After more than three hours of battling in the hot Australian summer sun, relentlessly chasing down ball after ball to scrape her way out of an early deficit, Coco Gauff walked back into the center of the court at Rod Laver Arena.

As the crowd stood in ovation, a playful smile crossed the 19-year-old's face, and she jokingly danced, rocking her hips back and forth.

There had been few moments of levity during Tuesday's tense 7-6 (6), 6-7 (5), 6-2 quarterfinal match against Marta Kostyuk, and the relief was palpable in Gauff's moment of celebration.

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After she won the 2023 US Open, this tournament marks Gauff's first major as a Slam champion. While the attention has followed her since she first burst on the scene as a 15-year-old in 2019, she arrived in Melbourne fresh off yet another title in Auckland and as a favorite -- with all of the hype and expectations that come with such a distinction.

But while many of the other top seeds, including No. 1 Iga Swiatek and No. 3 Elena Rybakina, fell early, Gauff looked virtually immune to succumbing to the pressure. She didn't drop a set in her first four matches and even recorded two bagel sets. She further cemented her status as a leading contender with each passing round.

Kostyuk was Gauff's first true test. Kostyuk jumped out to a commanding 5-1 lead, and it looked as if Gauff would also be heading home. But she turned it around, winning the next five games, and ultimately, after a roller-coaster, error-laden afternoon, Gauff advanced to the Australian Open semifinals for the first time in her career. She also became the first female teenager to advance to back-to-back major semifinals since 2007.

Gauff hadn't been thinking about records or history during the match -- she simply had wanted to win and had done everything she could to do it.

"It was a fight," Gauff later told reporters. "I think today was definitely a C-game, so [I] didn't play my best tennis, but [I'm] really proud that I was able to get through today's match. Hopefully got the bad match out of the way and I can play even better."

No longer the emerging teenager brimming with potential, Gauff is now the one to beat.

And she is just two victories away from her second major title.

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Standing in her way of the final is her fiercest opponent yet: reigning champion Aryna Sabalenka. The 25-year-old and current world No. 2 won her long-awaited first major last year in Melbourne and had a chance to earn her second at the US Open before losing to Gauff in the final 2-6, 6-3, 6-2.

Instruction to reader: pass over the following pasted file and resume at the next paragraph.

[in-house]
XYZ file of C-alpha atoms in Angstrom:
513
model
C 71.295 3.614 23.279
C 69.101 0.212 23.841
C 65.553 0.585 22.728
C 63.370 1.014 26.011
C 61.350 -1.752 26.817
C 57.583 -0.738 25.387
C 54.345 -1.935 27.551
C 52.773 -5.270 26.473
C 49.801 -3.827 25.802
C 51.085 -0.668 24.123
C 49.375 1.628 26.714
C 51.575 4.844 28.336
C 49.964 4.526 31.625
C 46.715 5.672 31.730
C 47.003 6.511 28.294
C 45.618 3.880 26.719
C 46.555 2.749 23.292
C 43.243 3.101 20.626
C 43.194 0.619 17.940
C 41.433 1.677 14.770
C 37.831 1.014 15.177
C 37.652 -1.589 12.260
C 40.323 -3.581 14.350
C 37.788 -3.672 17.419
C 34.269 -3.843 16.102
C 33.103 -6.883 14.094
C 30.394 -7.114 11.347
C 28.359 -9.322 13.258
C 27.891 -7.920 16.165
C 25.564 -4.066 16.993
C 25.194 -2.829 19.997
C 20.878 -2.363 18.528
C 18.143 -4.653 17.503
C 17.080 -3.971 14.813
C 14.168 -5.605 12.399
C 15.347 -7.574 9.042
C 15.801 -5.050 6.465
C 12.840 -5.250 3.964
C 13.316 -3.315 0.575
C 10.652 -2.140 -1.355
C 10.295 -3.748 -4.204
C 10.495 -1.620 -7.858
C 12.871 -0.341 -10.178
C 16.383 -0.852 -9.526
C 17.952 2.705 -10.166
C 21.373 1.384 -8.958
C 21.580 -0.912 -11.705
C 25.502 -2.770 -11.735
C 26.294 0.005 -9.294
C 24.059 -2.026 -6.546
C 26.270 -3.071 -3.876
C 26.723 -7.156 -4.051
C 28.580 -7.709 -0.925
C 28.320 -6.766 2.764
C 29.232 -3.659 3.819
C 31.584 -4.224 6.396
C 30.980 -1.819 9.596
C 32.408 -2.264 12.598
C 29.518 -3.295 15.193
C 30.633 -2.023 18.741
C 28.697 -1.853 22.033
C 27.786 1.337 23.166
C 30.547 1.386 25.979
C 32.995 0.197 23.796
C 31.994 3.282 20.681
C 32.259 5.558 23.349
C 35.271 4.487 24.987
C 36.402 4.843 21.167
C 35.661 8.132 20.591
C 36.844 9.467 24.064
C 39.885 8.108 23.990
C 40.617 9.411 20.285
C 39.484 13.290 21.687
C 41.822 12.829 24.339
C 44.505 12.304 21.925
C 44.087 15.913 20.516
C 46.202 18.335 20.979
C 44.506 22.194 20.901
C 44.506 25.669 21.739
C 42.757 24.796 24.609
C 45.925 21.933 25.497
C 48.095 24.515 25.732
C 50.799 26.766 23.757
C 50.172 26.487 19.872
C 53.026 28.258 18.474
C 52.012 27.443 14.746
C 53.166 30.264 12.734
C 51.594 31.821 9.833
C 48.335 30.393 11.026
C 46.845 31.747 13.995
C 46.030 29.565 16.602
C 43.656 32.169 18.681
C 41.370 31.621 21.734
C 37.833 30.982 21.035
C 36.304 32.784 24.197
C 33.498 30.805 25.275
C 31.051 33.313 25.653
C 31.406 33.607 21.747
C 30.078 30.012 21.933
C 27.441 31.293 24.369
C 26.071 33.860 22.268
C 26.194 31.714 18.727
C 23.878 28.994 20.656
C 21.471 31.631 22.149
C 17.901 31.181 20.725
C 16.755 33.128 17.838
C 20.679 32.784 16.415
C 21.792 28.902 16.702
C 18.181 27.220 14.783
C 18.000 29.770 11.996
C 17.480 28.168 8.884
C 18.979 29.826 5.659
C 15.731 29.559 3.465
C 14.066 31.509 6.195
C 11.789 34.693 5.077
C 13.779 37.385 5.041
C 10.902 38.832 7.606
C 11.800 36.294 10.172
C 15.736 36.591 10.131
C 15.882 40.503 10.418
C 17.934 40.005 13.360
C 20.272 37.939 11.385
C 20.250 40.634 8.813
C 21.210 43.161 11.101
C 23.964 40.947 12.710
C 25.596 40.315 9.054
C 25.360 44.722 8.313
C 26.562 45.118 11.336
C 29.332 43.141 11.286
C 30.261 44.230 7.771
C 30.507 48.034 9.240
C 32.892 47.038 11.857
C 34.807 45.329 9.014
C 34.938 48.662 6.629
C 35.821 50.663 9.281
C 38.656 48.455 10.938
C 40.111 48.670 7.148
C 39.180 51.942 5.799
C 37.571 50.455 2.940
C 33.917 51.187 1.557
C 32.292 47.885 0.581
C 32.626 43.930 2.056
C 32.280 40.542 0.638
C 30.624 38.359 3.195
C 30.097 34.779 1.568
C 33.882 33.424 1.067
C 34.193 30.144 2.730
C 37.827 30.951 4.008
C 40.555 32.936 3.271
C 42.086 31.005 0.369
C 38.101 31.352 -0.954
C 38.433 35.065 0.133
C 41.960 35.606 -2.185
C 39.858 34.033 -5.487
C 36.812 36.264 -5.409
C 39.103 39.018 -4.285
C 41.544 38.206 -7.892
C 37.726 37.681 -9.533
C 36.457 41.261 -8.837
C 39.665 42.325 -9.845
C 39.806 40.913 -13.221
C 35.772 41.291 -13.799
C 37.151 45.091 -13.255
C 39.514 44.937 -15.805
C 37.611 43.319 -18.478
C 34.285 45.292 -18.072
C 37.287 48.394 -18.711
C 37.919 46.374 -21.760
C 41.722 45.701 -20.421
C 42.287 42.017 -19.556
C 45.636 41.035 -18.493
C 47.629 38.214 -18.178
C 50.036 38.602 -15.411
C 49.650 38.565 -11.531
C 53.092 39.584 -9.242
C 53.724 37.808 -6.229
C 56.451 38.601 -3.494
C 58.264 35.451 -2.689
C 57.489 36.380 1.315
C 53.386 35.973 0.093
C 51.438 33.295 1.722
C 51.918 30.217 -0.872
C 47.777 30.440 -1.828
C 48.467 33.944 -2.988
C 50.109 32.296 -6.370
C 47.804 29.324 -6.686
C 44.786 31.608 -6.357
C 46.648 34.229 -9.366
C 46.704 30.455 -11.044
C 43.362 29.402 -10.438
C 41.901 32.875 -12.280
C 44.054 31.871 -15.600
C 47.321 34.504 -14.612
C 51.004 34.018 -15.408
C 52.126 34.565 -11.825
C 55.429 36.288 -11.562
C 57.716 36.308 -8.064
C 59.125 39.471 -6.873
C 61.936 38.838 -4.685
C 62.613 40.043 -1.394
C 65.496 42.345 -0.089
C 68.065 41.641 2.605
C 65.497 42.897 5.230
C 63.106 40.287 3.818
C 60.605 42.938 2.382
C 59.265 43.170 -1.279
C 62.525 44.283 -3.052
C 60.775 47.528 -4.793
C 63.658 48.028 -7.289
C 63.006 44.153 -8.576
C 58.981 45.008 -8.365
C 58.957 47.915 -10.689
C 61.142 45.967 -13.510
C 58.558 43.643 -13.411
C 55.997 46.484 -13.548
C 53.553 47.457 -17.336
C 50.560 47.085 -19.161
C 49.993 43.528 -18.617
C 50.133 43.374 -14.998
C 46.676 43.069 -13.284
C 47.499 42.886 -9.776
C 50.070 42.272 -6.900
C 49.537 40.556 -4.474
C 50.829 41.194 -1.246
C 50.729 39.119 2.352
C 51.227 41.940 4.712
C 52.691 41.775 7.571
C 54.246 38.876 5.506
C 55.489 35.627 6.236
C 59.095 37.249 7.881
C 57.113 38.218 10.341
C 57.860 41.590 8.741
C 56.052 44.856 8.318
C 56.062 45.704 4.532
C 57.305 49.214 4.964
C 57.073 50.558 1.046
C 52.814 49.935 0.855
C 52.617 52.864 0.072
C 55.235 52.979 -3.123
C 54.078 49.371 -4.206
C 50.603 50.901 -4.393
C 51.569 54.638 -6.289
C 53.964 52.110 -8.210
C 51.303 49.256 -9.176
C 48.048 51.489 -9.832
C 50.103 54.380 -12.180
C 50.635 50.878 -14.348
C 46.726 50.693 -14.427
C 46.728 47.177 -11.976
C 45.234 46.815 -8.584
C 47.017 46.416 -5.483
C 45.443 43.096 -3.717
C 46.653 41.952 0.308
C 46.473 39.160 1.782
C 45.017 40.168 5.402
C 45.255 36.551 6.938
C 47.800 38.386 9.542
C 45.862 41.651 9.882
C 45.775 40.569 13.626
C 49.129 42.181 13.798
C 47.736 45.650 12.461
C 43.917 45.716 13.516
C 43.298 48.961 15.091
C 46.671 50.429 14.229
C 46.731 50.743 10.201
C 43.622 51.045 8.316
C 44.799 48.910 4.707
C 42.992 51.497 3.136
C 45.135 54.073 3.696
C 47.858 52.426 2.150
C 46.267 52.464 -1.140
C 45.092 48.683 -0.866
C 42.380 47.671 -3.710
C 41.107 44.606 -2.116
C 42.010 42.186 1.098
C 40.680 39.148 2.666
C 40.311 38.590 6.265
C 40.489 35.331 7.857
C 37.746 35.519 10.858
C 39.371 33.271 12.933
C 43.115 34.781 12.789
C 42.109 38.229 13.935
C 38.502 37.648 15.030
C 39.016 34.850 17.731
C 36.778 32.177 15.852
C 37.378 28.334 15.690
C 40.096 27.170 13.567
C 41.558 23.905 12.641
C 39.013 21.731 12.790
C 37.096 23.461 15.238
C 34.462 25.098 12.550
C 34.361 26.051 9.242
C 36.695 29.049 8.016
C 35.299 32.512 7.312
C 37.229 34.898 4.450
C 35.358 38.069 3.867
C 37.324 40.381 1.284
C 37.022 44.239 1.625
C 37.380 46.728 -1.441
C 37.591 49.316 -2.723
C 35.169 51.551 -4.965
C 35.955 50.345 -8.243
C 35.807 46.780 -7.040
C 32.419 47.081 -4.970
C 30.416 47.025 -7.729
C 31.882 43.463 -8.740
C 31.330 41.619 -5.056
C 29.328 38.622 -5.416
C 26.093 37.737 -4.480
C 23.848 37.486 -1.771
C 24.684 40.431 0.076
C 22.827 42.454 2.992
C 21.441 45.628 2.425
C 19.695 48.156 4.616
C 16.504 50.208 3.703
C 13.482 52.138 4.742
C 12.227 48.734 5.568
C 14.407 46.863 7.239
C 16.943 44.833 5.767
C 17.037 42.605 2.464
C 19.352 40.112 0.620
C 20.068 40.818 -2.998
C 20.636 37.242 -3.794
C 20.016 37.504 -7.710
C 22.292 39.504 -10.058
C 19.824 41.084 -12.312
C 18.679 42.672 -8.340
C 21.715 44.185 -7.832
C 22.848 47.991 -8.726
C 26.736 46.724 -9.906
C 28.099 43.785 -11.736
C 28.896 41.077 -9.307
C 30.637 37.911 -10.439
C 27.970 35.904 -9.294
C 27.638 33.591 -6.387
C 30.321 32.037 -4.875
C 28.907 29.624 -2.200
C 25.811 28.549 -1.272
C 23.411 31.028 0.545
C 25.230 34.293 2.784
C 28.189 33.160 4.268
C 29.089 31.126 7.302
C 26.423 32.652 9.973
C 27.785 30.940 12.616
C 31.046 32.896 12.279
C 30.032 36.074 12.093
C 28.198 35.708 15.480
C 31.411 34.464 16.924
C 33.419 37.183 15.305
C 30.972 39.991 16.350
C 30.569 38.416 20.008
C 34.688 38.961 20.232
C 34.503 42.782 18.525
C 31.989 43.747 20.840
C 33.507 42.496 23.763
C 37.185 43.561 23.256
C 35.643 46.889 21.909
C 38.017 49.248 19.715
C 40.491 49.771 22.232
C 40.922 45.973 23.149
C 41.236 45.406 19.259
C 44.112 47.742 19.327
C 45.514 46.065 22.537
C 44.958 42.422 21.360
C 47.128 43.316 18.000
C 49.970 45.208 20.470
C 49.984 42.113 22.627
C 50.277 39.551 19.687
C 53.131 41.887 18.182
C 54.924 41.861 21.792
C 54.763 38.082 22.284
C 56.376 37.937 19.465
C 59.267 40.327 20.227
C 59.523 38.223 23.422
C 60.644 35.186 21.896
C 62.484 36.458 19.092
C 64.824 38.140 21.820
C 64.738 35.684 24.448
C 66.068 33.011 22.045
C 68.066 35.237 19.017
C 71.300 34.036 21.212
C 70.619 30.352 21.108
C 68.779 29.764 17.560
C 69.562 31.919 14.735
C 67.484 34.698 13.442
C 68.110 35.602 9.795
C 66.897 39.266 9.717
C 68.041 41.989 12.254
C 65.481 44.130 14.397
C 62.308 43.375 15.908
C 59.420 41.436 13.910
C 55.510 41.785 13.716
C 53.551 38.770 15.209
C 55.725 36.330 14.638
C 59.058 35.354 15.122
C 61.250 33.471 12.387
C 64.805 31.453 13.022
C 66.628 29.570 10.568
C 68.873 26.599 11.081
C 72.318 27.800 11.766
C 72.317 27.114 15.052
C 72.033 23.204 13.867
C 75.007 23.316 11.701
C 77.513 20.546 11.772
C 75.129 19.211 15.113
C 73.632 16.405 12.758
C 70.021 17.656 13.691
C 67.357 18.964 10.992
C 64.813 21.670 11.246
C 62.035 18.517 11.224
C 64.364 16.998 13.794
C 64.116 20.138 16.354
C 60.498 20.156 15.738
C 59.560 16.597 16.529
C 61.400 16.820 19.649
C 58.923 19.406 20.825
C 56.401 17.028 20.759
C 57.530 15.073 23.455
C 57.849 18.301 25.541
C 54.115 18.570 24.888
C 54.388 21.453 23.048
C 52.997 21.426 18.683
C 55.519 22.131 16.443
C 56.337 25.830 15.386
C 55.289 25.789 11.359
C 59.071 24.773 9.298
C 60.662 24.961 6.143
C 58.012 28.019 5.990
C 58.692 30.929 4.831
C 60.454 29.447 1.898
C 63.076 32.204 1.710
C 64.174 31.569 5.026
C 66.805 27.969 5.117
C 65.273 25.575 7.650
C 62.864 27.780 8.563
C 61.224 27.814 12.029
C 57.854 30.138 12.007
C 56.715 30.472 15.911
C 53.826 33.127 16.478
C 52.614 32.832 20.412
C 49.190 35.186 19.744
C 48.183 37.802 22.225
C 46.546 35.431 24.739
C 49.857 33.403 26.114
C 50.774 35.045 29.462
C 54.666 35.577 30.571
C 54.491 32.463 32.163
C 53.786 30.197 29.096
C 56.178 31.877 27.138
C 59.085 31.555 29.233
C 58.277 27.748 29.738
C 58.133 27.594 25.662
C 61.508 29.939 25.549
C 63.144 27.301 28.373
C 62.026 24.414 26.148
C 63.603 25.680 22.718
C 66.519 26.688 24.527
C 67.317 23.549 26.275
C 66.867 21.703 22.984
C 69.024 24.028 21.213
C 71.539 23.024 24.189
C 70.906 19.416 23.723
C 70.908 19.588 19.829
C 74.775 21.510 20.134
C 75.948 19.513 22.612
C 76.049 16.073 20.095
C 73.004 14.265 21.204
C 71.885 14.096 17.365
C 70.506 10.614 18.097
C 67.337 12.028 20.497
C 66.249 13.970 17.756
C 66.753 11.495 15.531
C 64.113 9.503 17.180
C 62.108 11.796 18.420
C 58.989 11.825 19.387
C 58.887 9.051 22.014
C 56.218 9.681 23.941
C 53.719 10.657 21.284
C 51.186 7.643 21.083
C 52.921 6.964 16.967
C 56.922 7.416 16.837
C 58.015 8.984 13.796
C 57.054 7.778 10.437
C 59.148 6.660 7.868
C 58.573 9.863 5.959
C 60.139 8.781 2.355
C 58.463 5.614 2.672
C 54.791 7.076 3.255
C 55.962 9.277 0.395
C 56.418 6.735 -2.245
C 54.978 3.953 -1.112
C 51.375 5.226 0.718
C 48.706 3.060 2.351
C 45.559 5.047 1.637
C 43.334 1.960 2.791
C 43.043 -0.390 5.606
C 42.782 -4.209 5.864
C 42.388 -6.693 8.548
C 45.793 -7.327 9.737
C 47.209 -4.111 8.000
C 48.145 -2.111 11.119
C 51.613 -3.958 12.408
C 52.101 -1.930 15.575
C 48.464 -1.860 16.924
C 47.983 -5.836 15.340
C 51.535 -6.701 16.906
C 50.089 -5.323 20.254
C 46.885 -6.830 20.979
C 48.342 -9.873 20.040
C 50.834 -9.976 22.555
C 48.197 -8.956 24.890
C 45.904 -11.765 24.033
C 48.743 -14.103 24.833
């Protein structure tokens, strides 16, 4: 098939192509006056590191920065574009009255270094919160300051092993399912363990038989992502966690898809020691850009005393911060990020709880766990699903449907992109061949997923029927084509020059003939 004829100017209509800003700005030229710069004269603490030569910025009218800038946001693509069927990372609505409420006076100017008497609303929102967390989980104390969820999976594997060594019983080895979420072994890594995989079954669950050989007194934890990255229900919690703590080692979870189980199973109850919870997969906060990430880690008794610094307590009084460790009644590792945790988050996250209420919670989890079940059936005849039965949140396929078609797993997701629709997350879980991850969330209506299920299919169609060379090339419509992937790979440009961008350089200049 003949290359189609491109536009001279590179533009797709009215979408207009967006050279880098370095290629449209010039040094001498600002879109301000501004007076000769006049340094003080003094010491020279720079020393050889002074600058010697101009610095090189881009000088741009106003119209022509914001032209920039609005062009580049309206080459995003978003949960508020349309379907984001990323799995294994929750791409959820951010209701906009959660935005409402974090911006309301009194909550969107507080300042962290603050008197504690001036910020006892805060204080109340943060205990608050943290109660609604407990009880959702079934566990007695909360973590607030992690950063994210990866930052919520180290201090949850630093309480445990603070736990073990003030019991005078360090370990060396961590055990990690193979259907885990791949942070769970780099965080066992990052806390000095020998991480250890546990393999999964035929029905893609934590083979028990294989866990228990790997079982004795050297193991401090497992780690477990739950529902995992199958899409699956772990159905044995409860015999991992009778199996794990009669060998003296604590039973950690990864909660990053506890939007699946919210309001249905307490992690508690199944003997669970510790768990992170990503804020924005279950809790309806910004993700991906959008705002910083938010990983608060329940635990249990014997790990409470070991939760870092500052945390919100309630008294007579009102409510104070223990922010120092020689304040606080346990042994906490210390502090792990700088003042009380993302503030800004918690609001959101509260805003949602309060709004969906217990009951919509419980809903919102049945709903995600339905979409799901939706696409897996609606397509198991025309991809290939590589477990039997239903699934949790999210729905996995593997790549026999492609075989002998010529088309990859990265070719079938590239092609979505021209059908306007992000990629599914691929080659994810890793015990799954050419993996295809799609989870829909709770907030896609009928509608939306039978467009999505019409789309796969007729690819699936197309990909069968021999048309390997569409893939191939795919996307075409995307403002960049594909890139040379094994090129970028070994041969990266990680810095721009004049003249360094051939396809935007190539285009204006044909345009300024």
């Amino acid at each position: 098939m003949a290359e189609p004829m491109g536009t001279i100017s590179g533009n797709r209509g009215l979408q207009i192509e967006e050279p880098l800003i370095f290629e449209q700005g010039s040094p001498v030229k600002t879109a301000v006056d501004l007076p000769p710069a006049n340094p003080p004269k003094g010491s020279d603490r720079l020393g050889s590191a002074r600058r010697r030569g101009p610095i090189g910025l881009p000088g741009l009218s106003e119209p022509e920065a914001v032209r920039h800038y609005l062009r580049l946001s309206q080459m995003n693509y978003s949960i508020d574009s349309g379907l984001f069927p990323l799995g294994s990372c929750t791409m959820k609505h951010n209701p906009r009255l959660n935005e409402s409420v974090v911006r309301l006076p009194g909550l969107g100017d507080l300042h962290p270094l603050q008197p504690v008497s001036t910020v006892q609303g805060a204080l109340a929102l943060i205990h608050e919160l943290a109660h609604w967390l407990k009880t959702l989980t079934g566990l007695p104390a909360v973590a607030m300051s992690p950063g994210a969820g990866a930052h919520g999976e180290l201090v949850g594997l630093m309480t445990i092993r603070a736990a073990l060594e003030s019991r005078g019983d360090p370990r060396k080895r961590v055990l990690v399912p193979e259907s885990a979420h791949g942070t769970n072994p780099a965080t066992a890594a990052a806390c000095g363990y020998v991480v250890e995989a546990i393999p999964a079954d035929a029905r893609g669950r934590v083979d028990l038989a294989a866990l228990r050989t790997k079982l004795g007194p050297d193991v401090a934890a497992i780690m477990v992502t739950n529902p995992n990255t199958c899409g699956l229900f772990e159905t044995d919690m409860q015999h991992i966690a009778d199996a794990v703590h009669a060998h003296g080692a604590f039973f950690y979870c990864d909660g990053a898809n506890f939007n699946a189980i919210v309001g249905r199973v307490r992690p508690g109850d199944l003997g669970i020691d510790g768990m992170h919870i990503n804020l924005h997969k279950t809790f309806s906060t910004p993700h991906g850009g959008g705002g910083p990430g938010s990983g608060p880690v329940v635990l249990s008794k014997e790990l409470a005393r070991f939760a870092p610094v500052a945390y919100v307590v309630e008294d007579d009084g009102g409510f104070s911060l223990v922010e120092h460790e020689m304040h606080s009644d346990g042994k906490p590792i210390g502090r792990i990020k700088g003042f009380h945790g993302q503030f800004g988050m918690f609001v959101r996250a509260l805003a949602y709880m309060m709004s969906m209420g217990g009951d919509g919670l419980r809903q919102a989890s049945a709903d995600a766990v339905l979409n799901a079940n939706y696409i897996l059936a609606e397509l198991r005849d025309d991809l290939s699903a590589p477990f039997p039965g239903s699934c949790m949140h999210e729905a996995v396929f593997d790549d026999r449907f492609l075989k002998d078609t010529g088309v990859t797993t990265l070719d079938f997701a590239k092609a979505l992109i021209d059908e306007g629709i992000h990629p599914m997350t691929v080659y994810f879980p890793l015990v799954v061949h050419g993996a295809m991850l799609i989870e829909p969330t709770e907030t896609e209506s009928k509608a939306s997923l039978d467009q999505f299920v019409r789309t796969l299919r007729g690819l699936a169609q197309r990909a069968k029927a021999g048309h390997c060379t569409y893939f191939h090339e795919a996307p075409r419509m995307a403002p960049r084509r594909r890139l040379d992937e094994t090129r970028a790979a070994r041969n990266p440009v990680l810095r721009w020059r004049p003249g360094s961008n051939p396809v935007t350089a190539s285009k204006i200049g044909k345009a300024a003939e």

Sabalenka hasn't forgotten the bitter disappointment she felt after the loss.

After advancing to the semifinals with a win over Barbora Krejcikova on Tuesday, Sabalenka couldn't hide how excited she was to have the chance to avenge her three-set loss in New York.

"I love it," Sabalenka said. "After [the] US Open, I really wanted that revenge, and, I mean, that's a great match. It's always great battles against Coco, with really great fights. I'm happy to play her, and I'm super-excited to play that semifinal match."

The two have played six times. Gauff has won four of those meetings, but they split their 2023 matches, with each winning once. Sabalenka defeated Gauff in the quarterfinals at Indian Wells 6-4, 6-0, in March.

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Sabalenka returned to Australia with the singular goal of defending her title. She opened the season by reaching the final in Brisbane and has been all but unstoppable in Melbourne. In her first five matches, which included wins over two seeded players, Sabalenka has not dropped a set and lost a combined total of just 16 games. She won her third-round match over Lesia Tsurenko, the No. 28 seed, with a double bagel score (6-0, 6-0).

"Obviously Aryna, always a tough match with her," Gauff said Tuesday before she knew if she would be facing Sabalenka or Krejcikova. "I think she's playing well this tournament."

While Sabalenka has been nearly flawless throughout, Gauff showed signs of vulnerability on Tuesday. She had 51 unforced errors, nine double faults and just 17 winners. Kostyuk had success in her persistent attack of Gauff's forehand, a known liability, particularly in the second set. But despite her struggles, Gauff still dug deep and found a way to win, relying on what was working.

"I think she's an incredible mover, so it's like you really need to work for every point to win it," Kostyuk said. "I mean, backhand obviously is her strength. I mean, it's good. It's really good. She's not missing much from the backhand."